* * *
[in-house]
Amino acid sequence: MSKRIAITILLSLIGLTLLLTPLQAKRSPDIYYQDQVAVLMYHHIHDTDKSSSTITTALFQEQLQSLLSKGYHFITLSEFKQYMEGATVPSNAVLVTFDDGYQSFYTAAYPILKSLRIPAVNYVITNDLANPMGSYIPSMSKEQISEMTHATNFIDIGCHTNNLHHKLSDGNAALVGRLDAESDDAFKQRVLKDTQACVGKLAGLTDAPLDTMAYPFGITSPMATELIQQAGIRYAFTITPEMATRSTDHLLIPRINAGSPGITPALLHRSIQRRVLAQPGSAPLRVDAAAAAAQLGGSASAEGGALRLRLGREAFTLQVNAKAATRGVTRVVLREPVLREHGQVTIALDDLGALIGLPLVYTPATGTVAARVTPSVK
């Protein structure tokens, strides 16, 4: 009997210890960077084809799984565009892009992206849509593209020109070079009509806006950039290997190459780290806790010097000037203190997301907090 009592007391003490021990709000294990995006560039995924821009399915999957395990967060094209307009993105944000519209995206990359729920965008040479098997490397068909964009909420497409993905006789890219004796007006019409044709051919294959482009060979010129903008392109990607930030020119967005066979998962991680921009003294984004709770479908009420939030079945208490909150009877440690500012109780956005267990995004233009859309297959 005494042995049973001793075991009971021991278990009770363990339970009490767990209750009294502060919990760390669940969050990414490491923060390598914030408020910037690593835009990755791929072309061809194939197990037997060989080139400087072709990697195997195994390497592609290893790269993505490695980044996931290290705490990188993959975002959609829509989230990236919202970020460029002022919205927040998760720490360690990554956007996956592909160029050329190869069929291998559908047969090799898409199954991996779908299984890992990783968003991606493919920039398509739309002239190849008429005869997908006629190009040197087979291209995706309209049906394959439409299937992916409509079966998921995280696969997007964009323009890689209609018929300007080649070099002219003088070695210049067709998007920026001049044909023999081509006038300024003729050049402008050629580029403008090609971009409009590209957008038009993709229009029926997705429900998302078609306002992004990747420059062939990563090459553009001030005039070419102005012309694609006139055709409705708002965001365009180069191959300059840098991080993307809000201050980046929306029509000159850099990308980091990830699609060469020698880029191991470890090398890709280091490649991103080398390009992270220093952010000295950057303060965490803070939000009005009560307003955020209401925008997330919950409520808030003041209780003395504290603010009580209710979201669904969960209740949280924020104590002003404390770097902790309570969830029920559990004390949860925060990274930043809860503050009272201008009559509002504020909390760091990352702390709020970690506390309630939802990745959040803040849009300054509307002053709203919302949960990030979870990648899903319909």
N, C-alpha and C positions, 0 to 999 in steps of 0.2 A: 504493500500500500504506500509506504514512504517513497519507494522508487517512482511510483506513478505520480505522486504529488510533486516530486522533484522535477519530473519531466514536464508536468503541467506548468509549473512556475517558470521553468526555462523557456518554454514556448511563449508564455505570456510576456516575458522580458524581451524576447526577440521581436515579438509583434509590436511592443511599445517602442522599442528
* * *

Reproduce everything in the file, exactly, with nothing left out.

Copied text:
[in-house]
Amino acid sequence: MSKRIAITILLSLIGLTLLLTPLQAKRSPDIYYQDQVAVLMYHHIHDTDKSSSTITTALFQEQLQSLLSKGYHFITLSEFKQYMEGATVPSNAVLVTFDDGYQSFYTAAYPILKSLRIPAVNYVITNDLANPMGSYIPSMSKEQISEMTHATNFIDIGCHTNNLHHKLSDGNAALVGRLDAESDDAFKQRVLKDTQACVGKLAGLTDAPLDTMAYPFGITSPMATELIQQAGIRYAFTITPEMATRSTDHLLIPRINAGSPGITPALLHRSIQRRVLAQPGSAPLRVDAAAAAAQLGGSASAEGGALRLRLGREAFTLQVNAKAATRGVTRVVLREPVLREHGQVTIALDDLGALIGLPLVYTPATGTVAARVTPSVK
């Protein structure tokens, strides 16, 4: 009997210890960077084809799984565009892009992206849509593209020109070079009509806006950039290997190459780290806790010097000037203190997301907090 009592007391003490021990709000294990995006560039995924821009399915999957395990967060094209307009993105944000519209995206990359729920965008040479098997490397068909964009909420497409993905006789890219004796007006019409044709051919294959482009060979010129903008392109990607930030020119967005066979998962991680921009003294984004709770479908009420939030079945208490909150009877440690500012109780956005267990995004233009859309297959 005494042995049973001793075991009971021991278990009770363990339970009490767990209750009294502060919990760390669940969050990414490491923060390598914030408020910037690593835009990755791929072309061809194939197990037997060989080139400087072709990697195997195994390497592609290893790269993505490695980044996931290290705490990188993959975002959609829509989230990236919202970020460029002022919205927040998760720490360690990554956007996956592909160029050329190869069929291998559908047969090799898409199954991996779908299984890992990783968003991606493919920039398509739309002239190849008429005869997908006629190009040197087979291209995706309209049906394959439409299937992916409509079966998921995280696969997007964009323009890689209609018929300007080649070099002219003088070695210049067709998007920026001049044909023999081509006038300024003729050049402008050629580029403008090609971009409009590209957008038009993709229009029926997705429900998302078609306002992004990747420059062939990563090459553009001030005039070419102005012309694609006139055709409705708002965001365009180069191959300059840098991080993307809000201050980046929306029509000159850099990308980091990830699609060469020698880029191991470890090398890709280091490649991103080398390009992270220093952010000295950057303060965490803070939000009005009560307003955020209401925008997330919950409520808030003041209780003395504290603010009580209710979201669904969960209740949280924020104590002003404390770097902790309570969830029920559990004390949860925060990274930043809860503050009272201008009559509002504020909390760091990352702390709020970690506390309630939802990745959040803040849009300054509307002053709203919302949960990030979870990648899903319909």
N, C-alpha and C positions, 0 to 999 in steps of 0.2 A: 504493500500500500504506500509506504514512504517513497519507494522508487517512482511510483506513478505520480505522486504529488510533486516530486522533484522535477519530473519531466514536464508536468503541467506548468509549473512556475517558470521553468526555462523557456518554454514556448511563449508564455505570456510576456516575458522580458524581451524576447526577440521581436515579438509583434509590436511592443511599445517602442522599442528